Automated Guided Vehicles (AGVs) have been augmenting internal logistics for some time now, and the technology has proved to be extremely valuable, though not perfect, in Industry 4.0 initiatives to increase automation.
Having AGVs perform menial, repetitive tasks in warehouses for example has led to greater efficiency where expensive or under-utilised resources were previously acting – not to mention the atemporal nature of the machines allowing 24/7/365 scheduled operations.
Despite this, there is a new technology in town here to succeed the AGV. Automated Mobile Robots (AMRs) may sound similar in name, however they are a leap forward both in technology terms and financially.
AGVs and AMRs can be most easily distinguished by what essentially comes down to their smarts.
AGVs typically do not feature any significant on-board intelligence and are therefore limited to simple programming instructions.
Limiting them further is their reliance on a guidance infrastructure, usually made up of sensors, reflectors, wires or magnetic strips which allow the AGV to navigate its programmed route.
Like trains on tracks, they cannot stray from their pre-determined path, making them inflexible and prone to obstruction by obstacles they cannot manoeuvre around.
AMRs, on the other hand, are more like self-driving cars. Pre-loaded with navigational maps and diagrams, they are able to move about the workspace without any restrictions. They can even use their on-board computers, in combination with built-in cameras and sensors, to infer what the best route is to reach their task, and when there are multiple AMRs, decide which robot is best suited to carry out the operation.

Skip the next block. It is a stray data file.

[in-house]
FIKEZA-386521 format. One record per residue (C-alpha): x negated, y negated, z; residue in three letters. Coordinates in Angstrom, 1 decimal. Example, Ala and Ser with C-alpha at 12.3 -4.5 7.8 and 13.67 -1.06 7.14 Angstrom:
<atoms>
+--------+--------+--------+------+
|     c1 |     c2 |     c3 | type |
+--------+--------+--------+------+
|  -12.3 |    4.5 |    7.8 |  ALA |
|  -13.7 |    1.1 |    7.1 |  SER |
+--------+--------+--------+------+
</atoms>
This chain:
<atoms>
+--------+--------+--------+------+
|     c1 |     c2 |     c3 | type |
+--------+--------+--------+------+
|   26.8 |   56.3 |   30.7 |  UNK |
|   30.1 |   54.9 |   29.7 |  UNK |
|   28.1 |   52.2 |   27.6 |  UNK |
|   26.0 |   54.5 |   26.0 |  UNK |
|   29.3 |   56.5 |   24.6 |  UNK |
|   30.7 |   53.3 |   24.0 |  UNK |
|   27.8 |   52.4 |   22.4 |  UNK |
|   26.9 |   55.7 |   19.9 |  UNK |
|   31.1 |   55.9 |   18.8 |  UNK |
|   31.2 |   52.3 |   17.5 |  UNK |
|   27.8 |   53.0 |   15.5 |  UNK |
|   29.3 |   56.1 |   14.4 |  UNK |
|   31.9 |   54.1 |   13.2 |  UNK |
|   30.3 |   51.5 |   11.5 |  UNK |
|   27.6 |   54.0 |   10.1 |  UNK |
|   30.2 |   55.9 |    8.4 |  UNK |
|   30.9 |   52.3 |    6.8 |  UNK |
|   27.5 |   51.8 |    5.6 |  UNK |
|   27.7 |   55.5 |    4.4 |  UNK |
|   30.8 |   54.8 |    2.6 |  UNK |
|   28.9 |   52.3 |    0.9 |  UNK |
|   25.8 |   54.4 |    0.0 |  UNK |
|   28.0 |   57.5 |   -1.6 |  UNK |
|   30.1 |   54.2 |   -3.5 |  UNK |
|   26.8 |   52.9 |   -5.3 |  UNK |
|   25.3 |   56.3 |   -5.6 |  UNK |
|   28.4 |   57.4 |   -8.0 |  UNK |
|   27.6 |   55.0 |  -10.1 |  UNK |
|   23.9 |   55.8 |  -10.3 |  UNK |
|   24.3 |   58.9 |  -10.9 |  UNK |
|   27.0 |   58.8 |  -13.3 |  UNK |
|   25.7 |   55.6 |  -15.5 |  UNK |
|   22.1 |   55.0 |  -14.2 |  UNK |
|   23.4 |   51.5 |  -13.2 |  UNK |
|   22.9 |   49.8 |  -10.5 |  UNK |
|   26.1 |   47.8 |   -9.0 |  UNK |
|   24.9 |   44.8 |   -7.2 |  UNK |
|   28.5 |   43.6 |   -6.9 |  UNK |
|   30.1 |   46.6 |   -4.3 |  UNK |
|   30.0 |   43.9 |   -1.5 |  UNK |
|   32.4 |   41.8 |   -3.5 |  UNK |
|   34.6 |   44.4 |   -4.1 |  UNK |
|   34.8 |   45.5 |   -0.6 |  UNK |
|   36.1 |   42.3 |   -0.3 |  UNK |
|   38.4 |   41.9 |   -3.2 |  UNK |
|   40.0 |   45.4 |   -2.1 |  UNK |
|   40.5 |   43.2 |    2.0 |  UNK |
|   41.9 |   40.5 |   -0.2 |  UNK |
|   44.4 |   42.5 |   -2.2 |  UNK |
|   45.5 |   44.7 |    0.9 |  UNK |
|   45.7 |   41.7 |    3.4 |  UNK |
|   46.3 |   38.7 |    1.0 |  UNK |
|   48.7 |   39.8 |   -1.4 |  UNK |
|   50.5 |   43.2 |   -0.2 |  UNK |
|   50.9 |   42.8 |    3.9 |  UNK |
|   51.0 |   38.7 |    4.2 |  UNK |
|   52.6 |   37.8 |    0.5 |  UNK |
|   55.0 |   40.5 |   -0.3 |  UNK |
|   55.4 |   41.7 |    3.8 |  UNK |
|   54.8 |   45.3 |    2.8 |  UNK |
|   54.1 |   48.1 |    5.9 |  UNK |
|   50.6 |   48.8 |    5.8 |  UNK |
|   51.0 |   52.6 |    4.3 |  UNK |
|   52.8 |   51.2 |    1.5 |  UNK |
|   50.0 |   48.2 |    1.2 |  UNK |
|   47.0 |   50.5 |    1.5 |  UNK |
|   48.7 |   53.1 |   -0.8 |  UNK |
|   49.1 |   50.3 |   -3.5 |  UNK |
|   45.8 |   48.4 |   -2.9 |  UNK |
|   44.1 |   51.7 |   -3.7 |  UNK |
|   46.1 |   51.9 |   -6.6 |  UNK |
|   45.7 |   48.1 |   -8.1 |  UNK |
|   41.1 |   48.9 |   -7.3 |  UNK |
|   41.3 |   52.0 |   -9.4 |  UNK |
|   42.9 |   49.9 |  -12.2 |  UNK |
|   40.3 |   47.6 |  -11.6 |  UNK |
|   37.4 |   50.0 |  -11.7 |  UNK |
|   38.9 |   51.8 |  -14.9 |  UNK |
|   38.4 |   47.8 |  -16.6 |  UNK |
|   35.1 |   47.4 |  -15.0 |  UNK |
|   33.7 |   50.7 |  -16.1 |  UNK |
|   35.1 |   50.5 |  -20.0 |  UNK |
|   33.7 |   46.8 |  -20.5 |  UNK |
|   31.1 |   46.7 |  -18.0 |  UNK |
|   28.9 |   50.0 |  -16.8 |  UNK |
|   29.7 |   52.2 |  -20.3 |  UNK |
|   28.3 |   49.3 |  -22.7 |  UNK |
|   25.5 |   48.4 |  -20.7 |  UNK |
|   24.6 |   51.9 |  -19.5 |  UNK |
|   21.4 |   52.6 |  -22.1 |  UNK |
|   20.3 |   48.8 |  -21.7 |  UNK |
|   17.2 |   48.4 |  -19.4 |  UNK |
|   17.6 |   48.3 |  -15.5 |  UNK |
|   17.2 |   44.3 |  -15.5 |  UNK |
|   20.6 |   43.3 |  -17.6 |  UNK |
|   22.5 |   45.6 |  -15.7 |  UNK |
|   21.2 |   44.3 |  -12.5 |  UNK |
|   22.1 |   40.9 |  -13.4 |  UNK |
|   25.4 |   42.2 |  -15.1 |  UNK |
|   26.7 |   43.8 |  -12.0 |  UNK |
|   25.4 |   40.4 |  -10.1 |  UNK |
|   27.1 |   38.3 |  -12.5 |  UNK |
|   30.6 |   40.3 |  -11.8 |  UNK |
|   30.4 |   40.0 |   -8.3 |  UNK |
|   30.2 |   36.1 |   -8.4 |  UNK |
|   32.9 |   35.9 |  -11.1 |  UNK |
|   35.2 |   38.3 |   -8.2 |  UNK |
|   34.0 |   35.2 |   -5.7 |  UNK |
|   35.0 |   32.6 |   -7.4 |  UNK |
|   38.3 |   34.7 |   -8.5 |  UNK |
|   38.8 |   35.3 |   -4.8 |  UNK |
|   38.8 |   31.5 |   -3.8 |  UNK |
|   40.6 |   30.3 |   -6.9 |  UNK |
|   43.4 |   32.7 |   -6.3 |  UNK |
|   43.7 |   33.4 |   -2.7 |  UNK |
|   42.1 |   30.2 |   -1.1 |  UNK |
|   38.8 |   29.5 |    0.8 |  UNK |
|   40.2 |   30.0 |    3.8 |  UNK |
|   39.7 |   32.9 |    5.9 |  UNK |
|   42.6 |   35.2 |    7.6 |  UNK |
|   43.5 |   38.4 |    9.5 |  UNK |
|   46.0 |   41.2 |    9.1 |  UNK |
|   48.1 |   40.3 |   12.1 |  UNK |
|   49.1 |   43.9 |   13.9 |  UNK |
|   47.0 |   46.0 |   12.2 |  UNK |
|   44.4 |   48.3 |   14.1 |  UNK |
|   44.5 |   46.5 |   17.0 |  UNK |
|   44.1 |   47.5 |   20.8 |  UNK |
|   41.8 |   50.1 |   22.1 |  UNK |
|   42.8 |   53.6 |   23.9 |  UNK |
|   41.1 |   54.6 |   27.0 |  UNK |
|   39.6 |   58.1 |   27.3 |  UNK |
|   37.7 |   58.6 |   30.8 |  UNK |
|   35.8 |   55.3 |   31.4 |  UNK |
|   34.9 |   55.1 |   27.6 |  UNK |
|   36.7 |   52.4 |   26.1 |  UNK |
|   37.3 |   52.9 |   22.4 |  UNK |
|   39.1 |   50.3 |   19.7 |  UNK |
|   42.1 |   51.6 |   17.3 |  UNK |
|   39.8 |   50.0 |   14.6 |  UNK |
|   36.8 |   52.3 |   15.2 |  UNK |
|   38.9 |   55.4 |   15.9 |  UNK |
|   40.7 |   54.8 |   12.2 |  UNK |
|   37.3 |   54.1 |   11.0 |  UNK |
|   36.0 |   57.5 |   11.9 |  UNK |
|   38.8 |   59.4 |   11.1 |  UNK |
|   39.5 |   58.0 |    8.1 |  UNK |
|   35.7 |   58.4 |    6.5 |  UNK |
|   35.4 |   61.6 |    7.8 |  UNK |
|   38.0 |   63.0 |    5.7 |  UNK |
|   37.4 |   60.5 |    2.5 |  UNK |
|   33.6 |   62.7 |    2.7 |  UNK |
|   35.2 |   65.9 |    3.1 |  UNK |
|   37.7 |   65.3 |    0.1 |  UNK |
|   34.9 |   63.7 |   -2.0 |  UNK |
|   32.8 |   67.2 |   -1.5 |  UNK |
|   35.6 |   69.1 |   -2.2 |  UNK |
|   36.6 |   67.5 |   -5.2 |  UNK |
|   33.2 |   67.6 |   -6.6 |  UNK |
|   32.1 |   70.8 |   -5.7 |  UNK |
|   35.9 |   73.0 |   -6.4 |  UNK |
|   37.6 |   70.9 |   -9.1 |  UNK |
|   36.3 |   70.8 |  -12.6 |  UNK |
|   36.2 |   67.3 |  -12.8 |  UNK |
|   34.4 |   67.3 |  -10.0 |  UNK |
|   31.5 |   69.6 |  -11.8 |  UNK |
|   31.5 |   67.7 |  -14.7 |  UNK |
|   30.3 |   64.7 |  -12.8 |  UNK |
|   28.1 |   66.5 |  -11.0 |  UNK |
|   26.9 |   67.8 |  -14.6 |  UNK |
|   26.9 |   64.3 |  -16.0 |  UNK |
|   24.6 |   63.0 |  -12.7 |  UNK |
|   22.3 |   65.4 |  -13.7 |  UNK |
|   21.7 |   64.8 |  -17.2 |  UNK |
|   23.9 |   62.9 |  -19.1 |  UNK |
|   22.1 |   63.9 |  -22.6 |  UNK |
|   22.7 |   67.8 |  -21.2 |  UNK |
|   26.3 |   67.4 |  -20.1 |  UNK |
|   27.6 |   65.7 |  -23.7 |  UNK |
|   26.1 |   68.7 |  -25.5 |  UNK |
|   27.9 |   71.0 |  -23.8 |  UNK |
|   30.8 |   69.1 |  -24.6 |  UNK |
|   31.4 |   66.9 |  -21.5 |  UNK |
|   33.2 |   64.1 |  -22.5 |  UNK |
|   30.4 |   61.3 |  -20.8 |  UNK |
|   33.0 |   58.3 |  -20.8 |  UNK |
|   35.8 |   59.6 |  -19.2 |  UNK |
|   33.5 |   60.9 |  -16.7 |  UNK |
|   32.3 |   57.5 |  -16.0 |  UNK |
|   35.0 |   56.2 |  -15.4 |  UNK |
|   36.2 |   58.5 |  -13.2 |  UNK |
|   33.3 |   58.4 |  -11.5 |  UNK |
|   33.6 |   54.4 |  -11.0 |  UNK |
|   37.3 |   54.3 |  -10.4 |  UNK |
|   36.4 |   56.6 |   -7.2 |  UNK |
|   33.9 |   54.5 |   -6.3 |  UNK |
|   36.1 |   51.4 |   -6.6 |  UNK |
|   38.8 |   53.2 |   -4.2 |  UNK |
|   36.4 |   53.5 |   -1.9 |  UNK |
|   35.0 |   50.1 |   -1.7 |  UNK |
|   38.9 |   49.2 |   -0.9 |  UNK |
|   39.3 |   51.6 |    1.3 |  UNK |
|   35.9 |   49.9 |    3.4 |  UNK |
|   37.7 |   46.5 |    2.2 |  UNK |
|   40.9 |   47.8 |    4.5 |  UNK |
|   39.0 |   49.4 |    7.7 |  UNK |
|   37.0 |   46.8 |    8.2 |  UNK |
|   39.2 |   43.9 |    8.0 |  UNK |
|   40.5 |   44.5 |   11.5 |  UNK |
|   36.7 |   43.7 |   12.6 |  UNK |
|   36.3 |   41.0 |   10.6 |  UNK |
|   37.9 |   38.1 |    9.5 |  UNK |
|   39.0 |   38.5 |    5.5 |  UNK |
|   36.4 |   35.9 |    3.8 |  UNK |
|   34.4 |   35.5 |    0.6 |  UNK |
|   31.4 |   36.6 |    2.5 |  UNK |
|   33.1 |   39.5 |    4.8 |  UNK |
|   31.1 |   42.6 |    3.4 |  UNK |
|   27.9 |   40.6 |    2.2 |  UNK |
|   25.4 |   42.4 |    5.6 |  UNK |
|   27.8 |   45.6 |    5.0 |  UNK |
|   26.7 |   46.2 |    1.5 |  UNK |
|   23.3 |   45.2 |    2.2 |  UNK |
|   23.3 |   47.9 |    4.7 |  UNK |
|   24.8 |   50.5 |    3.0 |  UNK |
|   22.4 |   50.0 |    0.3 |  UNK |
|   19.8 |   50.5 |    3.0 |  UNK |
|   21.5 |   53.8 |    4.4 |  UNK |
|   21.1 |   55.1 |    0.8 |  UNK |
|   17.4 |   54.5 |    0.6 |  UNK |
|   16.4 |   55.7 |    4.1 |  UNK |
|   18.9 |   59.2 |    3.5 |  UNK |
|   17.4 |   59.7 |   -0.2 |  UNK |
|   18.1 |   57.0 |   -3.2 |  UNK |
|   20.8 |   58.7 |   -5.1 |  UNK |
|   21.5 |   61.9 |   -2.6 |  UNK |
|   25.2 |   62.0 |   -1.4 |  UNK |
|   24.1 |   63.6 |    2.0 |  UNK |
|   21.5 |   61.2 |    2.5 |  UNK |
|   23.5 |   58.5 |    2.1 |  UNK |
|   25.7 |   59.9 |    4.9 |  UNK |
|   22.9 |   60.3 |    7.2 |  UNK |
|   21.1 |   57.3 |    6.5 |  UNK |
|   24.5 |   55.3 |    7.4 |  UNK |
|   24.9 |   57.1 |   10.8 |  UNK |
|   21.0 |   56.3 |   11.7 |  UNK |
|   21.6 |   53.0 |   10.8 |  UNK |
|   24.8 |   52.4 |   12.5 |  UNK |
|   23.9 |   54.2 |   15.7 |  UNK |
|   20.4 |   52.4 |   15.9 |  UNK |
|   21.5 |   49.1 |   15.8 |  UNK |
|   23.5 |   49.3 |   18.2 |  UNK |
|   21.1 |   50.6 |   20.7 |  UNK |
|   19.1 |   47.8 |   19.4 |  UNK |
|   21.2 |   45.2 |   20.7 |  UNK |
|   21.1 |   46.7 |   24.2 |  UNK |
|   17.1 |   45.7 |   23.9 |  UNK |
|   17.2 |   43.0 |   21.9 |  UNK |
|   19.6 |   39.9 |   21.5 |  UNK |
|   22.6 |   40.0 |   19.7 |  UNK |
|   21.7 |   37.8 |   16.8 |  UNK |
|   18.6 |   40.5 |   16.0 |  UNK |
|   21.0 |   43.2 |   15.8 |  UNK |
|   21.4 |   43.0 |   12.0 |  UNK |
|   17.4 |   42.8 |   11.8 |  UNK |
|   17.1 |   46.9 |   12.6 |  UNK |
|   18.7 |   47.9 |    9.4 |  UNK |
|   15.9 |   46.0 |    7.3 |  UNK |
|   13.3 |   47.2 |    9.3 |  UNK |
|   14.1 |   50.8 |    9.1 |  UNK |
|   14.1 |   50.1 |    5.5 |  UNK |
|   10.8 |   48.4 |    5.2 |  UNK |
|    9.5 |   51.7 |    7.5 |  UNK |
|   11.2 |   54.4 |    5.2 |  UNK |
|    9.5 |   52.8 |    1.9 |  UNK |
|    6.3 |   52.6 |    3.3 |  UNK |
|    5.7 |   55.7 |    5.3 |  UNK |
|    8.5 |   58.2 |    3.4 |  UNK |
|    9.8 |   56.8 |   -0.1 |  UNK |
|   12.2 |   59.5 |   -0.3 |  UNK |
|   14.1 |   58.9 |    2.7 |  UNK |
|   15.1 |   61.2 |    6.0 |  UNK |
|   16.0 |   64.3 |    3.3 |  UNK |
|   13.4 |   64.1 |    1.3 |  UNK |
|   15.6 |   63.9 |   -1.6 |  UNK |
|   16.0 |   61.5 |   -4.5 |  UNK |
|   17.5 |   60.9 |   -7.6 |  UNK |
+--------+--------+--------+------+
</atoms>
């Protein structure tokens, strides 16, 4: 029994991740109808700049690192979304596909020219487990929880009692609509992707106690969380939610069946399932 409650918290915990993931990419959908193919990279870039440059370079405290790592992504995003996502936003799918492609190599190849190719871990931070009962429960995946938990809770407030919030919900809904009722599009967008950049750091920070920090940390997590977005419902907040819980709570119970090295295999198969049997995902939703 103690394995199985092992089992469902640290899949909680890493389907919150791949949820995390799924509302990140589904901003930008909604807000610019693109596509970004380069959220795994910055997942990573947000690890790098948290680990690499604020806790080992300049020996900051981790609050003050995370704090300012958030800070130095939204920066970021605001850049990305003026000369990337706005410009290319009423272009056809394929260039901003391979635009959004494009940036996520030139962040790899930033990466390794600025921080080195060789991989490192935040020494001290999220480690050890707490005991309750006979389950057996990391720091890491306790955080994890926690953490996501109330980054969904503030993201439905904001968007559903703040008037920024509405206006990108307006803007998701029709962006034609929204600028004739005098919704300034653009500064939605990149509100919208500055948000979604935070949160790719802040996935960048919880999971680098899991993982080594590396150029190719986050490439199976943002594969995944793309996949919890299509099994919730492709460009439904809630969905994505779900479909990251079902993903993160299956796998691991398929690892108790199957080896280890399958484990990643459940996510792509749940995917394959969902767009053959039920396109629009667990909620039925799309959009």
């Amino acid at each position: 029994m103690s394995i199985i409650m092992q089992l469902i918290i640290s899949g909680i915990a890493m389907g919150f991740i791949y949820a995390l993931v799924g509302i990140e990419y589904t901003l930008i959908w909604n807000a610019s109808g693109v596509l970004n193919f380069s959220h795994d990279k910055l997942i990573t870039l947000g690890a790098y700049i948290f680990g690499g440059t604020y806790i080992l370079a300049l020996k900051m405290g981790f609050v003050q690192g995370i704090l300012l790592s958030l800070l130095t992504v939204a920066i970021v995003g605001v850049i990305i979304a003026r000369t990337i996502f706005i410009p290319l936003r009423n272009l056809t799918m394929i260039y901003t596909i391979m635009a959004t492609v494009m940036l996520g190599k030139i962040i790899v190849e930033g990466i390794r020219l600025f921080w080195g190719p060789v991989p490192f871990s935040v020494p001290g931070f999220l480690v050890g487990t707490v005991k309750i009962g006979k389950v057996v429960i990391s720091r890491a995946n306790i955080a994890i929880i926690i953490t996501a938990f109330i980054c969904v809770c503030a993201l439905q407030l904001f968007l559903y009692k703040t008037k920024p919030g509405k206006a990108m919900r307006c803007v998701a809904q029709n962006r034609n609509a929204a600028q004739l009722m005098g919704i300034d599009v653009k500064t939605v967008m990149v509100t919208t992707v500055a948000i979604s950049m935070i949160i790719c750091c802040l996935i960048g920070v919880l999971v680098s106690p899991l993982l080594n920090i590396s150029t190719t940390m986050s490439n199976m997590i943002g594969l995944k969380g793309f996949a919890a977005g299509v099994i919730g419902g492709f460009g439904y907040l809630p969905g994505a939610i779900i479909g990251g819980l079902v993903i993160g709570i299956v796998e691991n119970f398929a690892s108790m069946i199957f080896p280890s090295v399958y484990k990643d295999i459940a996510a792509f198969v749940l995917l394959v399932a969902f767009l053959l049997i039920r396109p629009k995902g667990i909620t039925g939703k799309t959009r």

These capabilities also allow it to avoid obstacles and dynamically determine alternative paths to objectives, avoiding workplace accidents or a stunted task-flow.
Judging by the differences on paper, one might assume that AMRs would be significantly more expensive.
However, that is not the case, and it mainly comes down to the infrastructural and time demands of AGVs as they exist today.
While an AMR unit itself may be costlier than an AGV, the latter requires expensive infrastructure to support it.
There is not only a spend for the installation of that infrastructure, but also a cost for the hours your workspace is on hold while installation occurs.
You can add to those costs the lack of application flexibility.
Because your AGV can only attend to what the installed sensors, wires or magnetic strips provision for it to do, it cannot be retooled for new tasks without serious time and cost implications.
An AMR would not present the same issue, needing only a relatively fast software update to be on its way to completing a new task.
In the Industry 4.0 world, automation, optimisation and agile work methods are vital for success.
AMRs allow for this by being adaptable to several tasks with minimal latency, reaping the kind of ROI, important for any industrial purchase, that an AGV can rarely achieve. The future is all about Autonomous Mobile Robots.